This is the man behind Jeppesen and Neerup pipes. Peder is one of the few remaining true pipe makers left in the business. I met with him at my pipe club last night. Peder has been making pipes for around thirty years having started with the famous Karl Erik and, later, with the also famous Erik Nørding. Finally he went off and became independant and started producing Neerup pipes.
He came with an interesting story concerning the Neerup name. Apparently a German importer, one of Peder’s biggest customers, registered the Neerup name in Germany under his company name thereby effectively trademarking Neerup in Germany as his and not exclusively Peder’s.
This importer then went on to have pipes made in Albania and stamped them with the Neerup name. Obviously, this wasn’t acceptable to Peder, even though it is not illegal in Germay. Needless to say the cooperation between the two soon broke down and Peder has had to contest the use of his name in the German courts. He won, but the importer has 18 months to sell his present stock. True Neerups are no longer exported to Germany.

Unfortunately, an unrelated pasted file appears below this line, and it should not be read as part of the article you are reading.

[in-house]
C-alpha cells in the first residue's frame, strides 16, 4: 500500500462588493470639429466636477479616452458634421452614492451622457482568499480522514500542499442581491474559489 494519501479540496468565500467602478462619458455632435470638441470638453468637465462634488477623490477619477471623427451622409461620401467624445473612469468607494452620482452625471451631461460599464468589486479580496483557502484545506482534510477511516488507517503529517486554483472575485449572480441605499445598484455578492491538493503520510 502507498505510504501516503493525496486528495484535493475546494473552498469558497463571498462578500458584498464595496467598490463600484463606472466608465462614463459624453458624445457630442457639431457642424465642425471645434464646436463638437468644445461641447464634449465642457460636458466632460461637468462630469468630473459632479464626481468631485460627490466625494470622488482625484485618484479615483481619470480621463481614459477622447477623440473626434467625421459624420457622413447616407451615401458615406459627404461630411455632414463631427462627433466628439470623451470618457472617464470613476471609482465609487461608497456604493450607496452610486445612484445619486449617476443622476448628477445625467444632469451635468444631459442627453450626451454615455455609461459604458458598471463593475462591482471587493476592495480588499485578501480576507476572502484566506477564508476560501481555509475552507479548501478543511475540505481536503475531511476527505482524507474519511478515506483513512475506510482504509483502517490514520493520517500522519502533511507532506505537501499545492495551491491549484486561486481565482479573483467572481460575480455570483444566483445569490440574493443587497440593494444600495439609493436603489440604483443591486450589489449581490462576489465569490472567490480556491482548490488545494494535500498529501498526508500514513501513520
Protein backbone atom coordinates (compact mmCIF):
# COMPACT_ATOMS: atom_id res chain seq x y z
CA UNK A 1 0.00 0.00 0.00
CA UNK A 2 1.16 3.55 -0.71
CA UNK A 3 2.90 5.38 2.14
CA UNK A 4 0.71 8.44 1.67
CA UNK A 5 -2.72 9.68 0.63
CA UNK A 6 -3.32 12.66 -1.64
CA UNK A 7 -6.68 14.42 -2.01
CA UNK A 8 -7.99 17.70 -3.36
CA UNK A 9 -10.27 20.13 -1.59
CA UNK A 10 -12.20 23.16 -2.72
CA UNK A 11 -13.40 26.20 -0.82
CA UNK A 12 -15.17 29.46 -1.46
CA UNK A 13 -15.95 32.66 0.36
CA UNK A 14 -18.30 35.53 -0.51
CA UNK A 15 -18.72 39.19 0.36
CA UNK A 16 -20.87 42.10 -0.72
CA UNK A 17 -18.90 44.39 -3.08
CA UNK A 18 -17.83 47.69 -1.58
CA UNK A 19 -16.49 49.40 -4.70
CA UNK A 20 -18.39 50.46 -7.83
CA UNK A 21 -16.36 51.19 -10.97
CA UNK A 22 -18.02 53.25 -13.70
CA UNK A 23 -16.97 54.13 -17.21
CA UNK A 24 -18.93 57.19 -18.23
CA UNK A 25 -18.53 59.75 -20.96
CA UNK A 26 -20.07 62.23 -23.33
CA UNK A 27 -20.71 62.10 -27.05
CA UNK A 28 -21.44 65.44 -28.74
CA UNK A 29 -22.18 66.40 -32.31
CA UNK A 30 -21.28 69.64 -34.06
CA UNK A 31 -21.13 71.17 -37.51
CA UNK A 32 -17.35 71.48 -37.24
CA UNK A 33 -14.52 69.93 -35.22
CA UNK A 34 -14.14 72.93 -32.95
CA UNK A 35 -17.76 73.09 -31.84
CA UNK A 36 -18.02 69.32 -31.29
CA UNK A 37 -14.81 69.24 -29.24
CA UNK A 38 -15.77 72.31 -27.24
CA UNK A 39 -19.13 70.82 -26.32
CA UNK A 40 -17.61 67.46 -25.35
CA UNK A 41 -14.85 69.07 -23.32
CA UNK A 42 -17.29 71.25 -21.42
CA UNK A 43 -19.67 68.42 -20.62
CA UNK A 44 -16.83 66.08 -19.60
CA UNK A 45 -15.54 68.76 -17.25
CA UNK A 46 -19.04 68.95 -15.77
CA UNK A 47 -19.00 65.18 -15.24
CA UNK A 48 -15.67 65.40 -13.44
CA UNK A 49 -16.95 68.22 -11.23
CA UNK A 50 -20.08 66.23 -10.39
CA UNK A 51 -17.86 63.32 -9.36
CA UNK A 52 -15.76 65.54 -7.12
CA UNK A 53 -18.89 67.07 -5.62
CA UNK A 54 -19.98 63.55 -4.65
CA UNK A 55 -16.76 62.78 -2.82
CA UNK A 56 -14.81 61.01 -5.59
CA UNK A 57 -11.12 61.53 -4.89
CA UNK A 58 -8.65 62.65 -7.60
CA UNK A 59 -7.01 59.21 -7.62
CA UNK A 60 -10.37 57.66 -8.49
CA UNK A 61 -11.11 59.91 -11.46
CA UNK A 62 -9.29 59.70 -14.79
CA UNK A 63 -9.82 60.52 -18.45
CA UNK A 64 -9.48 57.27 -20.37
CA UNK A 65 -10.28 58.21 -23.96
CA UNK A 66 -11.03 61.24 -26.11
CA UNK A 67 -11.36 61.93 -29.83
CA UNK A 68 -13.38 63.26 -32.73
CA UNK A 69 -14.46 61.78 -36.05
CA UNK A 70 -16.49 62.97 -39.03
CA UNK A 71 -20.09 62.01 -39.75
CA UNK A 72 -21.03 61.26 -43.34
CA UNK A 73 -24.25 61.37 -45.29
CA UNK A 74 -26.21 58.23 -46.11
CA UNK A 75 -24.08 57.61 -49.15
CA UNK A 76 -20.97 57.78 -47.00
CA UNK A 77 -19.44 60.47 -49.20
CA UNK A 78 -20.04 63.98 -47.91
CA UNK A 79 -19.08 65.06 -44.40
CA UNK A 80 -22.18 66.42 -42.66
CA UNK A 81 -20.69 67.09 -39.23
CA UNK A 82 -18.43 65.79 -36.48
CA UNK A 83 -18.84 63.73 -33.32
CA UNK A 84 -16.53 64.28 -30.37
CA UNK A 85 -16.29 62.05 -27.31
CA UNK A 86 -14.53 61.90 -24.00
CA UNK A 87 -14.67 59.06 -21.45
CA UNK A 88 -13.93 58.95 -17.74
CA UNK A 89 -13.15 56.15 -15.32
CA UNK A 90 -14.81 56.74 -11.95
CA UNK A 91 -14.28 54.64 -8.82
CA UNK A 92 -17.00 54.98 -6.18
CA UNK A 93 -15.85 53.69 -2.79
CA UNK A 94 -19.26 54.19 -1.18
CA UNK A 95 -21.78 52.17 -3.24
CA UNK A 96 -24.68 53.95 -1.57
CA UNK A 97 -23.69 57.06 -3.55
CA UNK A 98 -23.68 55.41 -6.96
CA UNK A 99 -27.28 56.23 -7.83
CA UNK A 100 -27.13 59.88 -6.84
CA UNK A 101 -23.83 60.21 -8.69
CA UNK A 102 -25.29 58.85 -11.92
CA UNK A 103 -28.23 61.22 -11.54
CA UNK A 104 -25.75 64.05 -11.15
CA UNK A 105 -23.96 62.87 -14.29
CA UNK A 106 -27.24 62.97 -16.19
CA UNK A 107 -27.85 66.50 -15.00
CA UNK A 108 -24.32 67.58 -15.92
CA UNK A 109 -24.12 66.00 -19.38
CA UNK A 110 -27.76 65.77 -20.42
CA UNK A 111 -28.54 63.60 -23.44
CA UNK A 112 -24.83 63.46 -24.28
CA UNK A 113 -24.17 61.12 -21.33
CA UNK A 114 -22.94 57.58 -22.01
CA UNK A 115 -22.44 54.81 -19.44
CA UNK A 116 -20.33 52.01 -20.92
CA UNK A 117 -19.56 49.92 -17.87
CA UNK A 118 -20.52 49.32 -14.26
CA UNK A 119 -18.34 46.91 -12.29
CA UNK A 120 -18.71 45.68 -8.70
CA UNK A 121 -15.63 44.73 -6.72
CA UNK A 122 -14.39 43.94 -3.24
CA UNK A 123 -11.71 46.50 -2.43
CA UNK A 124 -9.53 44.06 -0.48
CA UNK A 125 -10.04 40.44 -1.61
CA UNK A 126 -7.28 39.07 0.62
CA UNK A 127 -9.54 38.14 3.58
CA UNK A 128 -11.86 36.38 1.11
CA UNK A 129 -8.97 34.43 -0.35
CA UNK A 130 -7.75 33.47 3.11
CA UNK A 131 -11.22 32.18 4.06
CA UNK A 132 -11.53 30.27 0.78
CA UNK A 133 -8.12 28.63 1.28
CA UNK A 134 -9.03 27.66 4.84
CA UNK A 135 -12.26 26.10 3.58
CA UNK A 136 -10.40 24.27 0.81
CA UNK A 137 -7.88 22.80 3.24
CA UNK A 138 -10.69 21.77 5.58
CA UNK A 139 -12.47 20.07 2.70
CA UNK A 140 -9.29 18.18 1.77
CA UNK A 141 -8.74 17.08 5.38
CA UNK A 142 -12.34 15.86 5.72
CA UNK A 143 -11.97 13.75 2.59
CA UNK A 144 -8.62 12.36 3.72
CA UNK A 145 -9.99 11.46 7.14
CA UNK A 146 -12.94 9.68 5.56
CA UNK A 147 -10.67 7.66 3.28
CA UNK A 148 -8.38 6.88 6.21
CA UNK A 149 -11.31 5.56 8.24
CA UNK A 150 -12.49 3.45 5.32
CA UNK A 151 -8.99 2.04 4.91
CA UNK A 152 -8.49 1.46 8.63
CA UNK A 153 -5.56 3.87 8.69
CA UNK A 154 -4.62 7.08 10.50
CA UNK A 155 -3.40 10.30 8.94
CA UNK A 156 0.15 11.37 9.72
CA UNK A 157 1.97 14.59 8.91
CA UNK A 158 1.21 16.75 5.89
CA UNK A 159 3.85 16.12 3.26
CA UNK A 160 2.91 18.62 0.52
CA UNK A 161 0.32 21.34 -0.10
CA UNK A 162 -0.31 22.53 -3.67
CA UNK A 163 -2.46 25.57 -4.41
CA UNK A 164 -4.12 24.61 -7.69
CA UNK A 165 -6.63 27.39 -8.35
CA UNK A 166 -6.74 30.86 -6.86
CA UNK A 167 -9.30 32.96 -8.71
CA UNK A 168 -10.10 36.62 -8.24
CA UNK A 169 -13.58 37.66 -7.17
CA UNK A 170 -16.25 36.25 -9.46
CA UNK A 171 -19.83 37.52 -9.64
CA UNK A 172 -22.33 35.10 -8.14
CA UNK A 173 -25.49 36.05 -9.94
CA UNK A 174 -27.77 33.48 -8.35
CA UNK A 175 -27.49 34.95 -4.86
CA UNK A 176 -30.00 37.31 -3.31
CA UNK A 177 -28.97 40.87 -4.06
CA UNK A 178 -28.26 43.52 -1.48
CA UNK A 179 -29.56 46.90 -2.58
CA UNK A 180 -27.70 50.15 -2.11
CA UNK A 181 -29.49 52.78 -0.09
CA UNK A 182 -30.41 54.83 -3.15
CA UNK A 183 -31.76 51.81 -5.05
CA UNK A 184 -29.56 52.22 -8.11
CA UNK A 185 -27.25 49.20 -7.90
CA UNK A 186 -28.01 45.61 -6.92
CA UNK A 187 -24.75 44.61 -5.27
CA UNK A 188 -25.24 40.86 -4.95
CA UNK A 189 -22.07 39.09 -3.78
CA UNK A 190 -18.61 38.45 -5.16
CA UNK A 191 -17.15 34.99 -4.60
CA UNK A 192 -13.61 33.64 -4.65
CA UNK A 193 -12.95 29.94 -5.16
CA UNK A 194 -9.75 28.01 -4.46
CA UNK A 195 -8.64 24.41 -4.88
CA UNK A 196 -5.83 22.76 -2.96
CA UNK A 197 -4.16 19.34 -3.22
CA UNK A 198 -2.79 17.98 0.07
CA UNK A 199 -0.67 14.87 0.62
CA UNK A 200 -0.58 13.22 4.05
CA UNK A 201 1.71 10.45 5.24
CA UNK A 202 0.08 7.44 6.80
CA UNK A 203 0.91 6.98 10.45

Peder has since found a new German importer, but because of the Neerup case he has had to shift over to using his registerd name, “P. Jeppesen”, on his pipes. This continues into the daily production. Basically speaking, Neerup pipes are machine produced. Jeppesen’s are hand made.
Be careful when you consider buying Neerup estates. If it hasn’t got a “Made in Denmark” stamp, it may be a cheap Albanian knock-off and probably isn’t worth a nickel.
A few other small details came out of the meet and greet:
Peder’s machines are the same machines that were used by Georg Jensen. When Jensen stopped, Peder bought his workshop machinery.
Peder uses Sicilian briar.
So now you know!
And yes, I bought a pipe while I had the chance to get a cut-price hand made Jeppesen. I will be posting on that shortly.